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Clinical Trials Explained

Ever stood waiting in line for your prescription and wondered how the doctor knows these drugs are effective? Been offered a vaccine but thought “how do they know it’s safe?”. The answer is clinical trials. Clinical trials are a crucial step in the drug development process, they aim to find whether a drug is safe and effective, what dose it should be used at, and what side effects it may have. In this article, you’ll find a brief overview of how each stage of clinical trials works.


Preclinical trials aim to find whether it is time to move a drug onto clinical trials in humans. These trials can be done in vitro (outside of a living organism) or in vivo (inside a living organism, in the case of preclinical trials in an animal). Researchers will review their findings and consider the drug’s efficacy, toxicity, and dosing before deciding whether or not to move the drug on to clinical trials.

Phase 1

Phase 1 clinical trials are relatively small, they recruit around 20-100 volunteers to be the first humans to receive the drug. These volunteers are usually healthy but depending on the trial, they may prefer volunteers affected by the target condition or disease. These trials last over the course of a few months and aim to test the safety of the drug, find what dosage the body can tolerate and what side effects may appear when adjusting dosage. This information helps researchers decide whether the drug should move on to phase 2 trials, and influences the design of the trials if they do decide to move forward. Around 70% of drugs are able to pass on to phase 2 trials.

Phase 2

Phase 2 trials can have up to several hundred participants with the disease or condition the drug aims to treat. They last anywhere from a few months to two years and aim to evaluate the efficacy of the drug and find any side effects. At this point, researchers will look over their findings to decide whether the drug is worth continued trials, what methods should be used in those trials and what protocols should be put in place. Only around a third of clinical trials will pass on to phase three.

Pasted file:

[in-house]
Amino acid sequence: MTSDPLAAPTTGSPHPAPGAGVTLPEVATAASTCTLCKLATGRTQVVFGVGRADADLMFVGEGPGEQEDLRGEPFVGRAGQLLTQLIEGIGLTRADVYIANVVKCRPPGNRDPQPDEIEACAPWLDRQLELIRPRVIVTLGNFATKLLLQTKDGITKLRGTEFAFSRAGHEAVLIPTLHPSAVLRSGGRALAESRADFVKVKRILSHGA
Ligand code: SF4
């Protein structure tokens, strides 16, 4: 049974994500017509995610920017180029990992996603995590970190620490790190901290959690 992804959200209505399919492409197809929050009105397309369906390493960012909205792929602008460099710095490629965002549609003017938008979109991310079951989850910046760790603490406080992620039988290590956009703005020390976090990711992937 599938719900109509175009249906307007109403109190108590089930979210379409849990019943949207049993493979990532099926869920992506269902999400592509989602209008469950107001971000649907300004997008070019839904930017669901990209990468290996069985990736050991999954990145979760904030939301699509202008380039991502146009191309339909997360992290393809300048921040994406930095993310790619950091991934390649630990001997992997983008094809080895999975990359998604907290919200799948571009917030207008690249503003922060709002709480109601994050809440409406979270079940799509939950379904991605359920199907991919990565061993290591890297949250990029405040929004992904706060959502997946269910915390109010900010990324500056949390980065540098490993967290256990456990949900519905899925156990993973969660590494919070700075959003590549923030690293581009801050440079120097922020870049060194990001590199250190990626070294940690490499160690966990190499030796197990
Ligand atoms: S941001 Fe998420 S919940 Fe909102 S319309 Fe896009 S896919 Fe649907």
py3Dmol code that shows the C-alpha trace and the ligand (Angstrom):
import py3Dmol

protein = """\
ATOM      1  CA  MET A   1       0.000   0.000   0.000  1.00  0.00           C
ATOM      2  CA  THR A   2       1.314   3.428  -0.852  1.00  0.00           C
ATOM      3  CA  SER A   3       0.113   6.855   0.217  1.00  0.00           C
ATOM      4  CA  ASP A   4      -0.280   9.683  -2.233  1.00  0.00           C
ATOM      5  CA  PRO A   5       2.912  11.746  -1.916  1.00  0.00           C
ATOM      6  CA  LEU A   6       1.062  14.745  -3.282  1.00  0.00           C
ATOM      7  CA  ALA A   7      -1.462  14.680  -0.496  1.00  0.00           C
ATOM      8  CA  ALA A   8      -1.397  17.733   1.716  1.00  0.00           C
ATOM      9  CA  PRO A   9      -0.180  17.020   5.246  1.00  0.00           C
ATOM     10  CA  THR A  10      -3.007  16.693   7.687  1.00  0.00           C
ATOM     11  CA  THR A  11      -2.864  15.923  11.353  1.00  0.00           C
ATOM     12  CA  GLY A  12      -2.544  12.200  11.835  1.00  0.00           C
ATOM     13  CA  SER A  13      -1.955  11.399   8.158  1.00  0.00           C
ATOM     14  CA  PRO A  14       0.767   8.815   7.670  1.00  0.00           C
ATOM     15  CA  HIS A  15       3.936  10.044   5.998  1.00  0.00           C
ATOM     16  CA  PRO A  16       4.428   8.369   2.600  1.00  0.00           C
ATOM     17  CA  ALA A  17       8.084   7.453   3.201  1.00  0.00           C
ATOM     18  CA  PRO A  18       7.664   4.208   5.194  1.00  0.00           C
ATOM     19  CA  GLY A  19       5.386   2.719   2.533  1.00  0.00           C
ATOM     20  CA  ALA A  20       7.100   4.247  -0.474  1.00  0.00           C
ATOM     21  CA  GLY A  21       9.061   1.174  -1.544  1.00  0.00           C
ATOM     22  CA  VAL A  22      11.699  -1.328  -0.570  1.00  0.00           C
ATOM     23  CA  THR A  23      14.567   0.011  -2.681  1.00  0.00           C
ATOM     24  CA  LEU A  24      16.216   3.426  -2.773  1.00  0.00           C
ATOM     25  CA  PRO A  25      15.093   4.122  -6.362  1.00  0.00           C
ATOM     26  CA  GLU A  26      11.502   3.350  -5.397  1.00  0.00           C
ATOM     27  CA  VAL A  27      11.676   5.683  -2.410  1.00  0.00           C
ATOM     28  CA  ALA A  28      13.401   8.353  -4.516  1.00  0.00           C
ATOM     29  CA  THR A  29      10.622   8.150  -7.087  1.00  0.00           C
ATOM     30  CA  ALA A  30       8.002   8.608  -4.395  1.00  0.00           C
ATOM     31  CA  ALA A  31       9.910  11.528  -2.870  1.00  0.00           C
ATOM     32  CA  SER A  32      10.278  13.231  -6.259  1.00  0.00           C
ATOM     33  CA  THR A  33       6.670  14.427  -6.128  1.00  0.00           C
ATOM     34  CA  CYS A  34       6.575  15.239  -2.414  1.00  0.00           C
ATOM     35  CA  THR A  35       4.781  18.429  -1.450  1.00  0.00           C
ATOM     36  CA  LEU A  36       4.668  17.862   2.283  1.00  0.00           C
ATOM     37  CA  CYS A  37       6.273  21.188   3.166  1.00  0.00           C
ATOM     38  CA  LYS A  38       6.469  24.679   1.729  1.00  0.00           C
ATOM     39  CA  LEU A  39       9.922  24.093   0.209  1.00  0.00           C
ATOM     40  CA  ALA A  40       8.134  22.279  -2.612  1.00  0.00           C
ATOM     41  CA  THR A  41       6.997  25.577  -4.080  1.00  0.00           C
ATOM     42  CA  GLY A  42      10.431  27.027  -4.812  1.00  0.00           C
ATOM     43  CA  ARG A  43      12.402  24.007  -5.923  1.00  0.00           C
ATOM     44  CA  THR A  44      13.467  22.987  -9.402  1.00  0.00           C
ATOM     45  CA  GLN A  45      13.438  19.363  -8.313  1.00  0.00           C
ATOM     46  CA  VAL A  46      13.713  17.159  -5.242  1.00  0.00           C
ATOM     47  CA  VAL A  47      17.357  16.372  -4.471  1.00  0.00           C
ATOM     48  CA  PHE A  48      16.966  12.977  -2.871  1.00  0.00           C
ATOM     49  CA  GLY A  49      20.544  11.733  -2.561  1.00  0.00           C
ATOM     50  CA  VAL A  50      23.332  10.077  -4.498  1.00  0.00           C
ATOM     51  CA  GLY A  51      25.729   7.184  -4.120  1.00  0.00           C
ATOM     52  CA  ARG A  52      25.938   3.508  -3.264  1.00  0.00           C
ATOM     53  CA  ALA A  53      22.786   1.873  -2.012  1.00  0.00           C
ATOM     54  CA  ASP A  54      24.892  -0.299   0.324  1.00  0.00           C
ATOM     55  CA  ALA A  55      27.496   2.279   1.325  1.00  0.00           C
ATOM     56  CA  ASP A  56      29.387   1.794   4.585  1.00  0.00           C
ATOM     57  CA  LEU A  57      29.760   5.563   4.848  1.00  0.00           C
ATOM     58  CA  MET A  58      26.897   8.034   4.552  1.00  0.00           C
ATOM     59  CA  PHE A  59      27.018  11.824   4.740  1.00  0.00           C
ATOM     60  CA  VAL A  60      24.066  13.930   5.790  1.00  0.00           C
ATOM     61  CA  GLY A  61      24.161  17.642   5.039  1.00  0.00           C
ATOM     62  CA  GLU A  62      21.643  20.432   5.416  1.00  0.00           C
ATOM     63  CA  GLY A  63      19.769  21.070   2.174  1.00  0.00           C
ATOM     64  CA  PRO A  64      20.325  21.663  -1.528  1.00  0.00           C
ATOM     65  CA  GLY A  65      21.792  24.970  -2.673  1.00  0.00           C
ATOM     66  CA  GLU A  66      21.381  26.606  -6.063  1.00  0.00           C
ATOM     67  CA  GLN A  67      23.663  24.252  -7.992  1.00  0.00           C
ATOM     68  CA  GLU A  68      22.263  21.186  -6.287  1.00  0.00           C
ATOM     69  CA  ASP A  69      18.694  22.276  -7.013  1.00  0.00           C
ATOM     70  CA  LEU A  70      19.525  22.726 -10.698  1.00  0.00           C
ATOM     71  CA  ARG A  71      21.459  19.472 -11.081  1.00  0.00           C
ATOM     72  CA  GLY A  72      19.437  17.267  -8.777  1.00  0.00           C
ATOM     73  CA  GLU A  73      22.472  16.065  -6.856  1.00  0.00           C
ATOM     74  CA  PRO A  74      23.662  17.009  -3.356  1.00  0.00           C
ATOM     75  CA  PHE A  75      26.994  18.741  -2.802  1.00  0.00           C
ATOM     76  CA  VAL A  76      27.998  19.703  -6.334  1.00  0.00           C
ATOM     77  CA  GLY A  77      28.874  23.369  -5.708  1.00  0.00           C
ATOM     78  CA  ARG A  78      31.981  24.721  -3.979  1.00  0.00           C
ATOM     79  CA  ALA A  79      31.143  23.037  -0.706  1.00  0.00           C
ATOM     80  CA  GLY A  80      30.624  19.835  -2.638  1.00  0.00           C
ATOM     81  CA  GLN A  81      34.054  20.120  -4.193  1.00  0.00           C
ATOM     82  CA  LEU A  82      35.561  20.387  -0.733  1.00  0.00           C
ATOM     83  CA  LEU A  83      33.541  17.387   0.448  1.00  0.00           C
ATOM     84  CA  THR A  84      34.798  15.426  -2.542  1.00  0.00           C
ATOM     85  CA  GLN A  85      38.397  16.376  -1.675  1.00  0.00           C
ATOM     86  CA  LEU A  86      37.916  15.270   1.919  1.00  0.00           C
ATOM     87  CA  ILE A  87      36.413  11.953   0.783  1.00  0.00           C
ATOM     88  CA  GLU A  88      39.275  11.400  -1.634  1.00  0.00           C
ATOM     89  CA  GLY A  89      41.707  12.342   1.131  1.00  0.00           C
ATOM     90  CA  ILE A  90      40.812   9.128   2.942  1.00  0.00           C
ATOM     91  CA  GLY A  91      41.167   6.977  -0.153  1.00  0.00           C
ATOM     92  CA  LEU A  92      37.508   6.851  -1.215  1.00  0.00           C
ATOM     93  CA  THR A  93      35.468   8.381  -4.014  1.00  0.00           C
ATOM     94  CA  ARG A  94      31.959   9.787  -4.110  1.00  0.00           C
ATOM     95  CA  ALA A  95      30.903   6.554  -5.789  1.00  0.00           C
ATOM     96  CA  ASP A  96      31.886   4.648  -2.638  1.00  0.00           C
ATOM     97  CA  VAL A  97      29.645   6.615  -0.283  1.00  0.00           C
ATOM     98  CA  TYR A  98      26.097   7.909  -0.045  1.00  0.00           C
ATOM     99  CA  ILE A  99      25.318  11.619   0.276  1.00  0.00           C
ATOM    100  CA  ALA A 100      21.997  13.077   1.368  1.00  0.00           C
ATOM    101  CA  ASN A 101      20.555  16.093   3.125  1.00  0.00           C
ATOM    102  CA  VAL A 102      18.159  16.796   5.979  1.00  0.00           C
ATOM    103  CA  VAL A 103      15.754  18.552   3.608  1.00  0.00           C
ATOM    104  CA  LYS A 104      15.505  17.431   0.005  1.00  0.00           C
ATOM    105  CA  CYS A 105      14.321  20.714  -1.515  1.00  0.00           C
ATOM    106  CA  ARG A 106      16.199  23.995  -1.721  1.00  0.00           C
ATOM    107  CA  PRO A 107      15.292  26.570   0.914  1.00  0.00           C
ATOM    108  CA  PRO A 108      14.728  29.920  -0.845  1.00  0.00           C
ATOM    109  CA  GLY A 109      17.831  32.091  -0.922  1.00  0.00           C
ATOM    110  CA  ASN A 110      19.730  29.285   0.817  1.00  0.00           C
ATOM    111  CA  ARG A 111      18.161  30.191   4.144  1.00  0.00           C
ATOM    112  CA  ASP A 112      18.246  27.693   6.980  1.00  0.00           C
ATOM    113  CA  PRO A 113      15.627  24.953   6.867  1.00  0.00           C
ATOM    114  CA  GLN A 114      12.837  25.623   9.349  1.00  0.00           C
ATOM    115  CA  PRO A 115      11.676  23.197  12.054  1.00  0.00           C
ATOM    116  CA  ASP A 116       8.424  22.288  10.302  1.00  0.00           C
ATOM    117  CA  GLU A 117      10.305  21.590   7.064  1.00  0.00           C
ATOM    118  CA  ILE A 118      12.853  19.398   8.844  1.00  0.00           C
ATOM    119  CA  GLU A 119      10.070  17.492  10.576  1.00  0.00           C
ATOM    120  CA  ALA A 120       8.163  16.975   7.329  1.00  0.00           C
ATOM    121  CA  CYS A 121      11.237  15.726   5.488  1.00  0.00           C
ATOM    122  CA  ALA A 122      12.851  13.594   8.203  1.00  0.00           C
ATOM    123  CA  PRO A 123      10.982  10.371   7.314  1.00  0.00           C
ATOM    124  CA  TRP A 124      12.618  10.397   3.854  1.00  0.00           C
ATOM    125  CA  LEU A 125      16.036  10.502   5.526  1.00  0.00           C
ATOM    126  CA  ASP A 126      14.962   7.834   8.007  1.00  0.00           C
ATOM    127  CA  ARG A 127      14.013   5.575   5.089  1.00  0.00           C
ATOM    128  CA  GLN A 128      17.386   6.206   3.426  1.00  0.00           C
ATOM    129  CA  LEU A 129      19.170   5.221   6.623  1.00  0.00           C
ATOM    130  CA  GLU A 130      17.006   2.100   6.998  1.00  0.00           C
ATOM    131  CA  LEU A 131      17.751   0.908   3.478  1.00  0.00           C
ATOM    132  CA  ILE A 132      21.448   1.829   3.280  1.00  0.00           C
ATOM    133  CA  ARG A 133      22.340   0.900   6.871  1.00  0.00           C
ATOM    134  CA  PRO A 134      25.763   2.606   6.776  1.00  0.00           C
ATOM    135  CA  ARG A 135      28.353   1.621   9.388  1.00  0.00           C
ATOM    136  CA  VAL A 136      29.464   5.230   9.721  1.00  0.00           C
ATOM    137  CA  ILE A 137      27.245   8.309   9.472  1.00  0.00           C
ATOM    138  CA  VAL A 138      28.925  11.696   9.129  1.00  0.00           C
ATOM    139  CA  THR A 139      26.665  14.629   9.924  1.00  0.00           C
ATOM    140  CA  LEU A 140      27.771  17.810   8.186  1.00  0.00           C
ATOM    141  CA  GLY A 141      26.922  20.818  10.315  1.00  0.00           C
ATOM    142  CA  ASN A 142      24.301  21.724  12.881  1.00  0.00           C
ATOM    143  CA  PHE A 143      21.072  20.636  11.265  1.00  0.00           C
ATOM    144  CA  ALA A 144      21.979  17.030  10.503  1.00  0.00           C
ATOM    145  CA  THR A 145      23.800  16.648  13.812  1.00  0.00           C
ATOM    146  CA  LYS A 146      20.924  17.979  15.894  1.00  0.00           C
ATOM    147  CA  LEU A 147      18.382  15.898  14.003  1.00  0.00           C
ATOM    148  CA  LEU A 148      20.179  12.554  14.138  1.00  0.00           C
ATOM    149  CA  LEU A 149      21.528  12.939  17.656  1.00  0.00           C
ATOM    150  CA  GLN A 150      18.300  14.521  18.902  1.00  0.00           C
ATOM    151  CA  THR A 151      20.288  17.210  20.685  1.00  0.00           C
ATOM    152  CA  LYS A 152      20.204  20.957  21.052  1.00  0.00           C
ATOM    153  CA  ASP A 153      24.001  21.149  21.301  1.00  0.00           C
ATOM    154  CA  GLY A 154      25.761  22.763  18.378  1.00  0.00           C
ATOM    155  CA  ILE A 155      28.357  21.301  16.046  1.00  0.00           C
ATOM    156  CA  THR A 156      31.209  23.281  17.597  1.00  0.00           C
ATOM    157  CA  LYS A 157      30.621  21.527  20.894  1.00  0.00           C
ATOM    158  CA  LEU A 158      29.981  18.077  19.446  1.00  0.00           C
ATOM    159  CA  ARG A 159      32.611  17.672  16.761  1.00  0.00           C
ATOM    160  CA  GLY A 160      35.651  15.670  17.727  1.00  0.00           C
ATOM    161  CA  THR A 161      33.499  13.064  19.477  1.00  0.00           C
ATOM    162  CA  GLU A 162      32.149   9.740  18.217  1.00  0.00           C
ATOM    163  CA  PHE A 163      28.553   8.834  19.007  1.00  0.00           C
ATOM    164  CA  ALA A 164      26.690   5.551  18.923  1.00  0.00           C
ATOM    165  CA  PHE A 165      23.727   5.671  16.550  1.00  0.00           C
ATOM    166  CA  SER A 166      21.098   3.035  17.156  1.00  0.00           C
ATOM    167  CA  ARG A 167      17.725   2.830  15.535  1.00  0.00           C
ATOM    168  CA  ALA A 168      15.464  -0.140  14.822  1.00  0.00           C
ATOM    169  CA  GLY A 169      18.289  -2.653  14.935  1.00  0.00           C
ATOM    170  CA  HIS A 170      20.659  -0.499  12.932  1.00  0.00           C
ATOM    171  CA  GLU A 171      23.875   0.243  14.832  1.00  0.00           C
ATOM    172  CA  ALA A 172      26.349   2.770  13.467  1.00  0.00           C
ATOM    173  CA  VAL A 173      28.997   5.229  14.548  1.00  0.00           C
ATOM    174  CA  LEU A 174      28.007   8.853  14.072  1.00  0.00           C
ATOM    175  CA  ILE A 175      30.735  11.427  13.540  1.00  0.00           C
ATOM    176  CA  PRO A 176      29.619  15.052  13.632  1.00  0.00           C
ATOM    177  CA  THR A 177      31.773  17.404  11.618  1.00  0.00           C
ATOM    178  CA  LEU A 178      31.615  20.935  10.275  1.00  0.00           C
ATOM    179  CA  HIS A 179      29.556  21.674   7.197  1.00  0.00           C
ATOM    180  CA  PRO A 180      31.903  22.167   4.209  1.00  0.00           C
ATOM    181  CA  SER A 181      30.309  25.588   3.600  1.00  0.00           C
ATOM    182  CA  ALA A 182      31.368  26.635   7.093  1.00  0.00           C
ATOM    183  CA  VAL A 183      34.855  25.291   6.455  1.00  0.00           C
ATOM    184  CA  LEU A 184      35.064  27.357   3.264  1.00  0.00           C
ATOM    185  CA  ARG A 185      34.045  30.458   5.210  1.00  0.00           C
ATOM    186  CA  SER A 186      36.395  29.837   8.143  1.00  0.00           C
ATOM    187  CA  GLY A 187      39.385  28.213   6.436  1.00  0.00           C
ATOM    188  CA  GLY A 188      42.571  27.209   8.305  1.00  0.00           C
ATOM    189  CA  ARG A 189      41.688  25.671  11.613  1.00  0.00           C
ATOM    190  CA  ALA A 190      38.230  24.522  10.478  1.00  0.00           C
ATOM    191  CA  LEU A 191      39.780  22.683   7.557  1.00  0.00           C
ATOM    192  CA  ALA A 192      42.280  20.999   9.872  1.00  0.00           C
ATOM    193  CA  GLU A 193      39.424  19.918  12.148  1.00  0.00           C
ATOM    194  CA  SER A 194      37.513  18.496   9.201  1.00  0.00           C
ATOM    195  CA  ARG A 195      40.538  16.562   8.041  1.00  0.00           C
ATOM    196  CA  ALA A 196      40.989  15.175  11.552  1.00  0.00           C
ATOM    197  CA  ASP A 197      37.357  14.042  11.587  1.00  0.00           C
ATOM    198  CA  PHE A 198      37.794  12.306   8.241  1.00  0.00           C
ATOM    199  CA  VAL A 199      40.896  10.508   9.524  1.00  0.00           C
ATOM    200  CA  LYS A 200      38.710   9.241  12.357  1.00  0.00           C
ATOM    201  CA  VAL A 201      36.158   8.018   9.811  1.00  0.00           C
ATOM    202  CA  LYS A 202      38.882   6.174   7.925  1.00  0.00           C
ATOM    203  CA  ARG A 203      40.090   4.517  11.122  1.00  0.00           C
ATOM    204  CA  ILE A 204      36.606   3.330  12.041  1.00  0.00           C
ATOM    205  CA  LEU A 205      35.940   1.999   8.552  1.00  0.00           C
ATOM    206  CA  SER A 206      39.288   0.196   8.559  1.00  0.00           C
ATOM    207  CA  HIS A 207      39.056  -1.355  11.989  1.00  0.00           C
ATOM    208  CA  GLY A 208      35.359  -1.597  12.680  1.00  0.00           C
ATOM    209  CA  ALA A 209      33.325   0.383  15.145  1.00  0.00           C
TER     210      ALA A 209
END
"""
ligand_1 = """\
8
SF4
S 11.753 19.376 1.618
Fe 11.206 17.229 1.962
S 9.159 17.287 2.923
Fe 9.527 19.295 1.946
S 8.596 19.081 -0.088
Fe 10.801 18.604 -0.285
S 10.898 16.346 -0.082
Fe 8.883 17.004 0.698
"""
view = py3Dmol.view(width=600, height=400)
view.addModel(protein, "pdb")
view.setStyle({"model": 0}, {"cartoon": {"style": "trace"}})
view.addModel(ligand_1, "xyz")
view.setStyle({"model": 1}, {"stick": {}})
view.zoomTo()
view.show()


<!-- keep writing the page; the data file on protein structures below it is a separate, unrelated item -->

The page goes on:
Phase 3

Phase 3 trials will involve around 300-3000 participants who have the target disease or condition and can last for 1-4 years. These trials will provide a lot of the safety data as the larger sample size and longer duration mean that rarer side effects or effects of long term use will show more than they did in phase 2 trials. The drug will be compared to controls like a placebo or the current standard treatment and researchers will evaluate the benefits of the new drug. Is it more effective than the control? Is it safer than the control? Around 25-30% of drugs will pass on to the next phase.

Phase 4

Phase 4 clinical trials take place after the drug has been approved by the relevant regulatory bodies (eg. the FDA) and is being used by the general population. This phase can involve thousands of people with the target condition or disease as researchers monitor the long term safety, efficacy, and benefits of the drug. 

The Length of the Process

The process of getting a drug through preclinical and clinical trials is a long one. Not only is there the length of time it takes to carry out the trial and get results, but also the preparation, applying for funding, the ethics approval, and finding volunteers. 
The Covid-19 pandemic is an example of an emergency situation in which a drug, in this case, a vaccine, got through trials very quickly. This is no small feat. Developments in genome sequencing technology meant that scientists knew fast what they were working with, they collaborated, they used existing research on other viruses within the coronavirus family, and they weren’t the only ones helping. Money was coming from the government and private sector, helping to fund the development and manufacture of vaccines. While trials were still held to rigorous standards, they came quickly as they didn’t need to spend years looking for volunteers, people were eager to help out and filled more testing sites, allowing more data to be collected concurrently. Truly impressive!

Simply Summarised

  • Preclinical trials decide if a drug should be trialled in humans
  • Phase 1 clinical trials test the safe dosage in a small sample size of humans
  • Phase 2 measures efficacy and side effects with a smaller sample size than phase 3
  • Phase 3 determines whether the drug is beneficial and watches for adverse effects in a larger sample size for a longer time
  • Phase 4 takes place after the Drug’s approval and monitors safety and efficacy in the general population over a long period of time.
  • It generally takes years to get a drug through clinical trials but with global effort in an emergency situation, we can find the people and the funding to do the “impossible”.

Further reading

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